21 Feb Episode 93 – The Sadus ‘Swallowed in Black’ Track-by-Track Batshit-Crazy Attaaaaaack!!!
When a member of a fringe Swedish death metal band makes a request, Radical Research heeds the call. To that end, RR episode 93 is a response to Philip Von Segebaden’s (Afflicted) appeal for a song-by-song analysis of Swallowed in Black by California’s preeminent thrash metal assassins, Sadus. Though apparently a bit outside of the RR wheelhouse, our dissection will reveal traces of the weirdness upon which this house is built. Should poser-killing, gravity-defying metal violence be your poison, consider this your invitation to the Last Abide. If not, then Good Rid’nz.
The Steve DiGiorgio playlist from the History of Metal magazine (1994) mentioned around the 15-minute mark is as follows:
Psychotic Waltz – A Social Grace
Black Sabbath – Never Say Die
Voivod – Nothingface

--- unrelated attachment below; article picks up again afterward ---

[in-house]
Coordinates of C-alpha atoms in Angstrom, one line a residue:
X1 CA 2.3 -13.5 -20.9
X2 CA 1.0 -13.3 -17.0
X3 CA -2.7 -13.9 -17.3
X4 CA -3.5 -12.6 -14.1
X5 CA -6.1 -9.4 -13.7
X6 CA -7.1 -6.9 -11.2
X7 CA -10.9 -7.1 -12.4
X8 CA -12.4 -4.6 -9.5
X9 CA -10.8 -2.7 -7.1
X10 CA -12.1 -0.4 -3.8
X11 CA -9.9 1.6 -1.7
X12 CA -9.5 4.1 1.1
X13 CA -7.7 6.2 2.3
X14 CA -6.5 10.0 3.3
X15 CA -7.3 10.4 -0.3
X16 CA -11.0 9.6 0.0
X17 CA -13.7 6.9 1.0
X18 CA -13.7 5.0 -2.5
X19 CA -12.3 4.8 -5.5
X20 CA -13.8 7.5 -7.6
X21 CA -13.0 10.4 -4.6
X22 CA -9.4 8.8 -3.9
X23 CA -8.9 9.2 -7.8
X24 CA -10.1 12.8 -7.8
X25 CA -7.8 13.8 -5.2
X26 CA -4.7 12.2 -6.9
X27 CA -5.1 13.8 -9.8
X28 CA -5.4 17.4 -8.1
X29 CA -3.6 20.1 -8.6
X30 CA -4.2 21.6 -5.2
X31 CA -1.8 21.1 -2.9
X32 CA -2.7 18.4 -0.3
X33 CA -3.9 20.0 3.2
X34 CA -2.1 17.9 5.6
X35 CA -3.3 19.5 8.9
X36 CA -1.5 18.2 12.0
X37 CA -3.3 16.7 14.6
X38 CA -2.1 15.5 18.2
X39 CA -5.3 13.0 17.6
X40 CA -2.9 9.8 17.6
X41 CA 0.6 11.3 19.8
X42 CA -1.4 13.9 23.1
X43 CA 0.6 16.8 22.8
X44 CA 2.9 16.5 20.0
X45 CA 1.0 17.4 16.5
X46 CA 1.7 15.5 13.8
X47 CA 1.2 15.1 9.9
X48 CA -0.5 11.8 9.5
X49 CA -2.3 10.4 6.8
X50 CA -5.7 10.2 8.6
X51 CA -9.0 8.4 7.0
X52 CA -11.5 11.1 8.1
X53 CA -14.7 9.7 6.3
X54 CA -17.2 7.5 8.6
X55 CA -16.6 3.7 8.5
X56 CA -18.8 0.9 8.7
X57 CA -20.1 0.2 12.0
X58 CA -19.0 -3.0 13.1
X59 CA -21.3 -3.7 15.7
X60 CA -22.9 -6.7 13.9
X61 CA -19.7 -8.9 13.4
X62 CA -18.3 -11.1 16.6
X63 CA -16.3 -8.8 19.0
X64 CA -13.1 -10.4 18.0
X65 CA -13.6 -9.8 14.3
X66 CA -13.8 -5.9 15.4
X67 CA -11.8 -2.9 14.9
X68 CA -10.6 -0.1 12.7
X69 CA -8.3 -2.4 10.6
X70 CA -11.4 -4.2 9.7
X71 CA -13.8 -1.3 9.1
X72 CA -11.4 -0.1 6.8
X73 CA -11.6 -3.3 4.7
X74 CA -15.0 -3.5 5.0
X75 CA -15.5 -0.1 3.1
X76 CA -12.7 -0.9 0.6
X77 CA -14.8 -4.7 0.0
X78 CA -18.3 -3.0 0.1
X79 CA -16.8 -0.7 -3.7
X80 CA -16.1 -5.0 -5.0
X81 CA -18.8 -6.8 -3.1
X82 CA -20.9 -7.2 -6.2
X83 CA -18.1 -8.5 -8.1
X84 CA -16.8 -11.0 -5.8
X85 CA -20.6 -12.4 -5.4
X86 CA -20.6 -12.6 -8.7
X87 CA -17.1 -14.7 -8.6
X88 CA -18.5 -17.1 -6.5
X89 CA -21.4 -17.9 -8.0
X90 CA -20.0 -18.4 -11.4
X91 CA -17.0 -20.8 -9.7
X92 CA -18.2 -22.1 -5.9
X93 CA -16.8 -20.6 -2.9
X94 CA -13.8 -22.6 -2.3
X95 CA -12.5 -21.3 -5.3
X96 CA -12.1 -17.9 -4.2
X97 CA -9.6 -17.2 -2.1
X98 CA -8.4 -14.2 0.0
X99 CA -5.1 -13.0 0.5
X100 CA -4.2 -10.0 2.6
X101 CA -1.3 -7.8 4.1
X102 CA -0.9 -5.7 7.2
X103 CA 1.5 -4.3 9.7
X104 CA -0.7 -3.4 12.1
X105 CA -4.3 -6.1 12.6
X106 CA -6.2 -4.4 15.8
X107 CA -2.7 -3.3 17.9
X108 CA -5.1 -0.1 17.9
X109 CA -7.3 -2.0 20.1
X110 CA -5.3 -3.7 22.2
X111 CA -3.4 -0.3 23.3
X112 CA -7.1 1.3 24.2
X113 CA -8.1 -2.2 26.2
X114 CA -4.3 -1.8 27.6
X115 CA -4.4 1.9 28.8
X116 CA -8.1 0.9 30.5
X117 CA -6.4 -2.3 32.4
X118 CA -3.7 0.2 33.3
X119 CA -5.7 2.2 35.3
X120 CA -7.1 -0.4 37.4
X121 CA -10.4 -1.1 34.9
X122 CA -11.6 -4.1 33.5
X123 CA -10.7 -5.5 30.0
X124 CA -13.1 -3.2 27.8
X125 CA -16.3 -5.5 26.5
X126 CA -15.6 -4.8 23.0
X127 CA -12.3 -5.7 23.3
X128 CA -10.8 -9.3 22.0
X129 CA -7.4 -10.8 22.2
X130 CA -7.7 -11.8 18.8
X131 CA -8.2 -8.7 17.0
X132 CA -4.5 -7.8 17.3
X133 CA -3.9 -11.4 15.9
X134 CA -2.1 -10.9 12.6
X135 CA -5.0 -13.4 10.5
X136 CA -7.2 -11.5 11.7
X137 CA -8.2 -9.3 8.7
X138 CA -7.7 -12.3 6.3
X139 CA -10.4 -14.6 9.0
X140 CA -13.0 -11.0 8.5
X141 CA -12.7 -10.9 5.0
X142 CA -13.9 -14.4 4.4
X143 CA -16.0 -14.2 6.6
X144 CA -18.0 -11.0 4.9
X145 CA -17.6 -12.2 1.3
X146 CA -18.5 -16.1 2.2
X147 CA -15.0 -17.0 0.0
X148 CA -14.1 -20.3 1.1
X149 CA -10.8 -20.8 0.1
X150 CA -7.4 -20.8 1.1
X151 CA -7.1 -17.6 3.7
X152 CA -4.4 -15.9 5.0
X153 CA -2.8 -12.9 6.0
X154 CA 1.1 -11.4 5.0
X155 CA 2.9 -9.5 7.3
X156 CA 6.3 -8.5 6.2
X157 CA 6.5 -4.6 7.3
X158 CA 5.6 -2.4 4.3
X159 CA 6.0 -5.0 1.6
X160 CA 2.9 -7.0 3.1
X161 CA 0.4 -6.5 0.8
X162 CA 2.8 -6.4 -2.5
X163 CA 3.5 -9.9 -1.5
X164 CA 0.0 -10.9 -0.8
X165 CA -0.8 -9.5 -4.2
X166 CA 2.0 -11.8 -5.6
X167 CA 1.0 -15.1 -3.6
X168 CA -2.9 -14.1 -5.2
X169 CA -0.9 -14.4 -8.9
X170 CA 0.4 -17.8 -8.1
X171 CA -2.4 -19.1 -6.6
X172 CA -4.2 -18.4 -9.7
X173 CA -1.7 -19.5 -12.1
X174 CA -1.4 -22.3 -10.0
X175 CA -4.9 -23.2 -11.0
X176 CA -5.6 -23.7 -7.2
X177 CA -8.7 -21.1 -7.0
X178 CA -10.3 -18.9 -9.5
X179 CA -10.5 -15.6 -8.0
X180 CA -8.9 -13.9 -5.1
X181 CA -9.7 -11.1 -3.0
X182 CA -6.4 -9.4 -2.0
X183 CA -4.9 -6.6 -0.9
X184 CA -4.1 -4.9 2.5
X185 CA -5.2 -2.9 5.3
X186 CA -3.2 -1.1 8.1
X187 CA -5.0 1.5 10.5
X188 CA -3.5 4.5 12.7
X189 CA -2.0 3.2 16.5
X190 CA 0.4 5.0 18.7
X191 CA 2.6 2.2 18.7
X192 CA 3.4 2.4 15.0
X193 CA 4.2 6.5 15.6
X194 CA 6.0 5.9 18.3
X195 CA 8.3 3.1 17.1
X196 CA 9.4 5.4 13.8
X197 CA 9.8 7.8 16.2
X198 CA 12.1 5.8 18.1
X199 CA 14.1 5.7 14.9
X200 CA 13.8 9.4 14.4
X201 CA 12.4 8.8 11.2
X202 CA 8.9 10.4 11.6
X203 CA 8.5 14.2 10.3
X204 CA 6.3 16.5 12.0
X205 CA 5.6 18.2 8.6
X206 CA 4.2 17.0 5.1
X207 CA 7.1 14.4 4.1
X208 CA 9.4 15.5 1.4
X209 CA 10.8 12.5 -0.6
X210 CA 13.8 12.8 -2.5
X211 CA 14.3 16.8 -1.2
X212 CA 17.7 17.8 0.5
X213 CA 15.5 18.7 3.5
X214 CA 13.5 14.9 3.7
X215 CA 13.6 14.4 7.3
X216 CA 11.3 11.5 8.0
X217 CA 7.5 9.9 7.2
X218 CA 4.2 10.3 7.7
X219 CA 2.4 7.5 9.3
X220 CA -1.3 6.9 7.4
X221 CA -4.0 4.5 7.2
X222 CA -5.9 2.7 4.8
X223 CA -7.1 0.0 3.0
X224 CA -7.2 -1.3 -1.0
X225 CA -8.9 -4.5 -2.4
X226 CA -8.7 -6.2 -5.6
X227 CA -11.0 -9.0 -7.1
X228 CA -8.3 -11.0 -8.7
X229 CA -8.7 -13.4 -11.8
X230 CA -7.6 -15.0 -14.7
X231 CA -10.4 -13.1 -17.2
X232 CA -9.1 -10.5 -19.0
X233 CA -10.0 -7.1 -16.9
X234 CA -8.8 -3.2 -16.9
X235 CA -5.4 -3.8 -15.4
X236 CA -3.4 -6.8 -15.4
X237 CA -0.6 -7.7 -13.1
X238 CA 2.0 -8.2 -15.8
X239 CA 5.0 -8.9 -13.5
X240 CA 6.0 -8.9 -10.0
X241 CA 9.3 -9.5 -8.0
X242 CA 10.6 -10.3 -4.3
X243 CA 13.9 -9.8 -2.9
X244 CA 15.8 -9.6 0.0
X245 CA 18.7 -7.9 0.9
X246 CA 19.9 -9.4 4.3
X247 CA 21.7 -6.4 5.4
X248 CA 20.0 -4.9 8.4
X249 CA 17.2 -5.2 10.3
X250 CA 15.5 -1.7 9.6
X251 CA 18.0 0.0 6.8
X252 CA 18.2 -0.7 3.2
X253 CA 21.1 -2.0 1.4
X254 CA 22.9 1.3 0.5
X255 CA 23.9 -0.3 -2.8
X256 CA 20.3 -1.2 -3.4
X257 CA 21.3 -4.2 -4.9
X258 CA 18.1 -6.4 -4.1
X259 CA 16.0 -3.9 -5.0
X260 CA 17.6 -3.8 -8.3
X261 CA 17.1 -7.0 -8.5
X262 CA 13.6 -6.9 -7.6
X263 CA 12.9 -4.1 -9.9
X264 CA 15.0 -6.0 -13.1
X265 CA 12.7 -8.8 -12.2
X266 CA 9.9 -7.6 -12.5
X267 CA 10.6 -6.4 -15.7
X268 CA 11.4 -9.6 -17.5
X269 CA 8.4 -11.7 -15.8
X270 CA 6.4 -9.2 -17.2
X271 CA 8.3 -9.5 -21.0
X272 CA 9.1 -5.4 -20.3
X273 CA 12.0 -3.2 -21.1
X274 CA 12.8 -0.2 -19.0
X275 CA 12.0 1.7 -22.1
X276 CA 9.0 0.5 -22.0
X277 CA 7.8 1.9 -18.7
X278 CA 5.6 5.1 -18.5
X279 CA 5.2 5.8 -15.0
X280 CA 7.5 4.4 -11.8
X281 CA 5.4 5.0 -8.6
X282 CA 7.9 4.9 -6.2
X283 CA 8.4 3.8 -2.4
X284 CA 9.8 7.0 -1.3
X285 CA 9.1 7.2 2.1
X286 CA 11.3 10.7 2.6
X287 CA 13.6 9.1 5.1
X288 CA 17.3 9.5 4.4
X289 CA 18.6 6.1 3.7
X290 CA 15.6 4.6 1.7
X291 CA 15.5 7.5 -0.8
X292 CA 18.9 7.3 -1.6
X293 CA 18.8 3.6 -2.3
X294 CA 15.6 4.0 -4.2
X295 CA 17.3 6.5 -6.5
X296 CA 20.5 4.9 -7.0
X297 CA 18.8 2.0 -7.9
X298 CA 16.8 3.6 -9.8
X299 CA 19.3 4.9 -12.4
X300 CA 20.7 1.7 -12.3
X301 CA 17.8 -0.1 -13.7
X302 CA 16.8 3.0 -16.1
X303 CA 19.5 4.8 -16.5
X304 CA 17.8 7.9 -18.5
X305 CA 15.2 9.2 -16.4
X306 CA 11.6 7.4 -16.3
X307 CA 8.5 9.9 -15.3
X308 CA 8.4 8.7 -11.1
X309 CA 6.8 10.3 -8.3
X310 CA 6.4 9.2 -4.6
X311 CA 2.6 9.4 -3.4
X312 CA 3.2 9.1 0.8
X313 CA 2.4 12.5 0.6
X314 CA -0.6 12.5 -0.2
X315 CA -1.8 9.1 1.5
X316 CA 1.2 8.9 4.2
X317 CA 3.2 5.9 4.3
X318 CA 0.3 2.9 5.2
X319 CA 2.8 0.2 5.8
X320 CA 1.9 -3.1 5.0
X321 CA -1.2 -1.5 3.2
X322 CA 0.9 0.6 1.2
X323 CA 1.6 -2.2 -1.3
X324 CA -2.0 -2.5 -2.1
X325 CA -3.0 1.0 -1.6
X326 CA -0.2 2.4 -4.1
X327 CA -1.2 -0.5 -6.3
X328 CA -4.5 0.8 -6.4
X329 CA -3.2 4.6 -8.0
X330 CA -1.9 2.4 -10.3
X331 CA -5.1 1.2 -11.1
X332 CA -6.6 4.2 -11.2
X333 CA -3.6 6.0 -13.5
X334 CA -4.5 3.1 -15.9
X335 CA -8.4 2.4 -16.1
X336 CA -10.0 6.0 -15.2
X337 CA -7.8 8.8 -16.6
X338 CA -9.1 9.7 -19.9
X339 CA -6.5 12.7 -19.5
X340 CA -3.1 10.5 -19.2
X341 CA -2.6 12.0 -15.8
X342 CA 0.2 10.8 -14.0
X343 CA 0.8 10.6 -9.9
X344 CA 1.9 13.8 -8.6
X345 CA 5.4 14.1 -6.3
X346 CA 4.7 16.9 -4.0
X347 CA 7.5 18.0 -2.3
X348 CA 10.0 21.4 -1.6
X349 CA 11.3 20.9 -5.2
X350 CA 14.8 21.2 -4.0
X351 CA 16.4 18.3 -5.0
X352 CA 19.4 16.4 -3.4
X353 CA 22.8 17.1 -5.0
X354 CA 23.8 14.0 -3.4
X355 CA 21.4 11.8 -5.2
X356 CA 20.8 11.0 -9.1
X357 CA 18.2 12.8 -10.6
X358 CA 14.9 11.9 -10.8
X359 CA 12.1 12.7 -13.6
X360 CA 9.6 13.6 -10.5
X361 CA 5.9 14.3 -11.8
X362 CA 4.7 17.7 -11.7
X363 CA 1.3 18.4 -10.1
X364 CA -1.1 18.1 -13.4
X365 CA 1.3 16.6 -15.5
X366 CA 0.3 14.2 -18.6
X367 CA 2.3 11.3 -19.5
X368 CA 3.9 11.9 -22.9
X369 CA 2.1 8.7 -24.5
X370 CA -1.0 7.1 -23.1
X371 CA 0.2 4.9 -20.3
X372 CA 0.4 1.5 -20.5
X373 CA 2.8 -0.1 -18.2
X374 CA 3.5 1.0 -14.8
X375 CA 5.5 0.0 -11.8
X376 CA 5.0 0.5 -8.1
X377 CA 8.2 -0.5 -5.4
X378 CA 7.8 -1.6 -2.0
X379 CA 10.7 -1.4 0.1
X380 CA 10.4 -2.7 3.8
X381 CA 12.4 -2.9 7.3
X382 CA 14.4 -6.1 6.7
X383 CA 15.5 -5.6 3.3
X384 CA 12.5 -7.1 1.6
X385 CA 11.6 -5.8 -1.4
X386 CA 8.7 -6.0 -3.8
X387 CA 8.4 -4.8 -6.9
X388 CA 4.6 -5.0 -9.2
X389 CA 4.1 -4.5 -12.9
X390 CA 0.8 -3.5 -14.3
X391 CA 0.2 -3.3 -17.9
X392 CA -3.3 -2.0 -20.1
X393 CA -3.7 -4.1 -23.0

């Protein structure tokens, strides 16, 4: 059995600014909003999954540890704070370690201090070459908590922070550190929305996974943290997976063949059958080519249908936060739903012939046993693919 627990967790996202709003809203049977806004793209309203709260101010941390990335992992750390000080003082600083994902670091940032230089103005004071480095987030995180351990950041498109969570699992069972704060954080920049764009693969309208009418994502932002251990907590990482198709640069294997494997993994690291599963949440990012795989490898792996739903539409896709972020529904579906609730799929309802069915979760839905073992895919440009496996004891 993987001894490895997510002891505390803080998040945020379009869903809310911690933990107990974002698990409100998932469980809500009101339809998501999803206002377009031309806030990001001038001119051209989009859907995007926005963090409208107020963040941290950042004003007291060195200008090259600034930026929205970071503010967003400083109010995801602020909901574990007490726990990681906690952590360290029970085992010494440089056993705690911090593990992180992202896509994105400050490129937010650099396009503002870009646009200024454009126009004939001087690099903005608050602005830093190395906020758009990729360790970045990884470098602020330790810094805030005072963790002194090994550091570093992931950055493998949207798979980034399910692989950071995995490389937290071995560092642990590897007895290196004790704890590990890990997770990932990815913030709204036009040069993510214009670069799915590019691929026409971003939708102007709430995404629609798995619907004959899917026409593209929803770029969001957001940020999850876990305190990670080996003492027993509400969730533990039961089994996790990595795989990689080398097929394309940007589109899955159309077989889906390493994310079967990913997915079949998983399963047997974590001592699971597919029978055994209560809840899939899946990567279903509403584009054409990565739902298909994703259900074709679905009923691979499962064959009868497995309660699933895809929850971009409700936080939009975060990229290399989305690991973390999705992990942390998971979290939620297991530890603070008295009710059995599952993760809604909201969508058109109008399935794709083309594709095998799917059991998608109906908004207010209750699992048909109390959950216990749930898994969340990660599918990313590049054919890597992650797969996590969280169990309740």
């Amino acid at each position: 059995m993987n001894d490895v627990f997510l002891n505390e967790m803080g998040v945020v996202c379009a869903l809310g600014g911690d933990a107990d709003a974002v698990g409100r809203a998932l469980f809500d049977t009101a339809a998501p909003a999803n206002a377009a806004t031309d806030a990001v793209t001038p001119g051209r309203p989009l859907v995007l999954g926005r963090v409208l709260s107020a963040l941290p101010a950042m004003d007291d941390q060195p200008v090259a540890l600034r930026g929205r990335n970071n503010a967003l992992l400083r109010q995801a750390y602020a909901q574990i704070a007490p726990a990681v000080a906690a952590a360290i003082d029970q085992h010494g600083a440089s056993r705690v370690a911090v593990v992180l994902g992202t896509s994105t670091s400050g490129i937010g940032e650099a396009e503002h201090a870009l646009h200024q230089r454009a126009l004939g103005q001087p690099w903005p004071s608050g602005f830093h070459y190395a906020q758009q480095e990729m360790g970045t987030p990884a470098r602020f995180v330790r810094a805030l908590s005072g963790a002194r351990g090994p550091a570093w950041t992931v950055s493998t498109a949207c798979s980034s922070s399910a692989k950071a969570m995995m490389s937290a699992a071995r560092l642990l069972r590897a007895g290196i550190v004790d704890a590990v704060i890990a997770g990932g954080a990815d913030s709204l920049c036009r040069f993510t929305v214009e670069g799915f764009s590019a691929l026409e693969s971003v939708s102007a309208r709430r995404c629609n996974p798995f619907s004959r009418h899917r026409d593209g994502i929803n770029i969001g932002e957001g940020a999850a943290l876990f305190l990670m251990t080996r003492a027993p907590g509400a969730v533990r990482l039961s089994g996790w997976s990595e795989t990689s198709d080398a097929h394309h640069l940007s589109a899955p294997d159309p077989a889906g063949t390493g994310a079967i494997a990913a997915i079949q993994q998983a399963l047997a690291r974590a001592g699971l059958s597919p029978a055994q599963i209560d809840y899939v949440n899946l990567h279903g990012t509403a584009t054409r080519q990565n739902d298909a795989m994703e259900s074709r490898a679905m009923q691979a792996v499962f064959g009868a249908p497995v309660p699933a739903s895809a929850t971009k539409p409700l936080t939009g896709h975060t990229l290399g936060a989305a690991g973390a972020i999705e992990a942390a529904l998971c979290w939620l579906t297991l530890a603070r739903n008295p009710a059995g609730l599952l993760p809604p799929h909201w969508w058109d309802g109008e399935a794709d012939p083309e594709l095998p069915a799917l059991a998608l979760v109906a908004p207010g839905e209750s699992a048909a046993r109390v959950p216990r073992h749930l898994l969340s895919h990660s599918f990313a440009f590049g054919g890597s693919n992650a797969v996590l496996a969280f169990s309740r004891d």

Ozzy Osbourne – Bark at the Moon
D.B.C. – Universe
Possessed – Beyond the Gates
Anacrusis – Screams and Whispers
Rainbow – Rising
Judas Priest – Screaming for Vengeance
Savatage – Sirens
As mentioned, the name Sadus comes from the Frank Herbert novel, Dune. It appears to be the plural form of Sadu. The definition, from the Dune fan wiki: “among the fremen the blessed company of heavenly judges. A Sadu presided over the traditional scales, which here weigh either the soul or the water rendered from the dead, for the scales formed the T of the Tau.”
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Music cited in order of appearance:
All songs from Swallowed in Black, 1990:
“In Your Face”
“Powers of Hate”
“Arise” “Oracle of Obmission”
Radical Research is a conversation about the inner- and outer-reaches of rock and metal music. This podcast is conceived and conducted by Jeff Wagner and Hunter Ginn. Though we consume music in a variety of ways, we give particular privilege to the immersive, full-album listening experience. Likewise, we believe that tangible music formats help provide the richest, most rewarding immersions and that music, artwork, and song titles cooperate to produce a singular effect on the listener. Great music is worth more than we ever pay for it.